about the world. All you need to do to tackle these questions is cultivate a
habit of reading. Whether you prefer newspapers, magazines or internet, do ensure
that you are updated about the latest developments. Since you are appearing for
an MBA interview, you must ensure that you are aware of the latest news
regarding business and finance. Read up on editorials and other stories about
current trends in industry.
Apart from this, if you have
mentioned any specific interest in your profile, you must be prepared for
questions related to it. For instance, if you mention cricket as a
hobby/interest, you may be asked about latest developments matches/series,
results, team selections, player statistics, controversies, etc. If you mention
music as an area of interest, you may be asked about your favourite genre,
singer, composer, band, album (and their details), etc. Such questions will generally
depend on your profile; so, be prepared with facts and figures related to the
areas that you mention for your hobby/interest.
Personal Questions (about your family or city, etc.)
These are questions which revolve
around the personal aspects of candidates. Here, you may be asked things like
“what are the popular sight-seeing spots in your city?”, “what is special about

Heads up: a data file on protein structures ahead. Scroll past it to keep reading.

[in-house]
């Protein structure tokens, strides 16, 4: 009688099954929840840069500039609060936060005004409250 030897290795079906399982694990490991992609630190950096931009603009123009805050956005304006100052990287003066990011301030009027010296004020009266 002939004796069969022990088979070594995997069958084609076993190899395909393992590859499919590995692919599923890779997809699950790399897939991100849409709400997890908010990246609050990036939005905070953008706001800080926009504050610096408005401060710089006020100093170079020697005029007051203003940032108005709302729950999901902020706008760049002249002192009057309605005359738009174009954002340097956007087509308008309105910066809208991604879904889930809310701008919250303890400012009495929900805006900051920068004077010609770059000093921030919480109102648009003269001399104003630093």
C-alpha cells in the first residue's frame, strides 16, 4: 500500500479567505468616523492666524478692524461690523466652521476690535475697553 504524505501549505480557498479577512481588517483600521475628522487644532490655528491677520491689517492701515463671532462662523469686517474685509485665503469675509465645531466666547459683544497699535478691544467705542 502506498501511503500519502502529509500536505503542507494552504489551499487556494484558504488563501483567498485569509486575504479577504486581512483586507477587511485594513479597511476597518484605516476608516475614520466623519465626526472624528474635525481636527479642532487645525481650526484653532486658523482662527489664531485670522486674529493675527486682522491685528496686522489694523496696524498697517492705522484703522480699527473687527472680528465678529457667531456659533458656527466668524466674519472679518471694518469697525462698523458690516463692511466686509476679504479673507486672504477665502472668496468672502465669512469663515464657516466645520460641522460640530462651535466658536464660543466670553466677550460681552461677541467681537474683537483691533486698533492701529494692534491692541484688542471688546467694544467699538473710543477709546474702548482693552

the local cuisine in your city/area/state?” and other questions about
architecture, industries, handicraft, etc. If you have moved a lot, you may be
asked to compare the different cultures, the different towns, etc. (For such
questions, it is generally advisable to not be too negative about any culture,
place, etc.) Other possible questions can be based on your school/college. If
you are an alumnus of a renowned school or college, then you can certainly
expect questions about them.
The main objective of this type
of questions is to check a candidate’s awareness level. To prepare for these,
list out the institutions, places, etc. that are relevant to your profile.
After this, work on your knowledge/awareness about these.
In rare cases, you may get some
completely unexpected questions. Some questions that have been asked in the
past are “Tell me five improvements you can make in this table”, “Compare
yourself with this glass of water”, “While coming to this room, how many steps did
you take on the staircase”, “what would you do if you were the Prime Minister
for one day” or “would you rather be passionate or analytical”.
The primary motive behind such
questions is to test how you handle yourself in an unexpected situation. Such
questions do not have any one correct answer; rather, your success in tackling
such questions depends on how composed and rational you are while answering
them. So, just ensure that you remain calm, pleasant and logical while
answering such questions.
Finally, you are prepared!
These are the general/common
areas from which you can expect questions in your interview. Work on the areas
mentioned above, follow the steps given and you will definitely ace your
All the Best!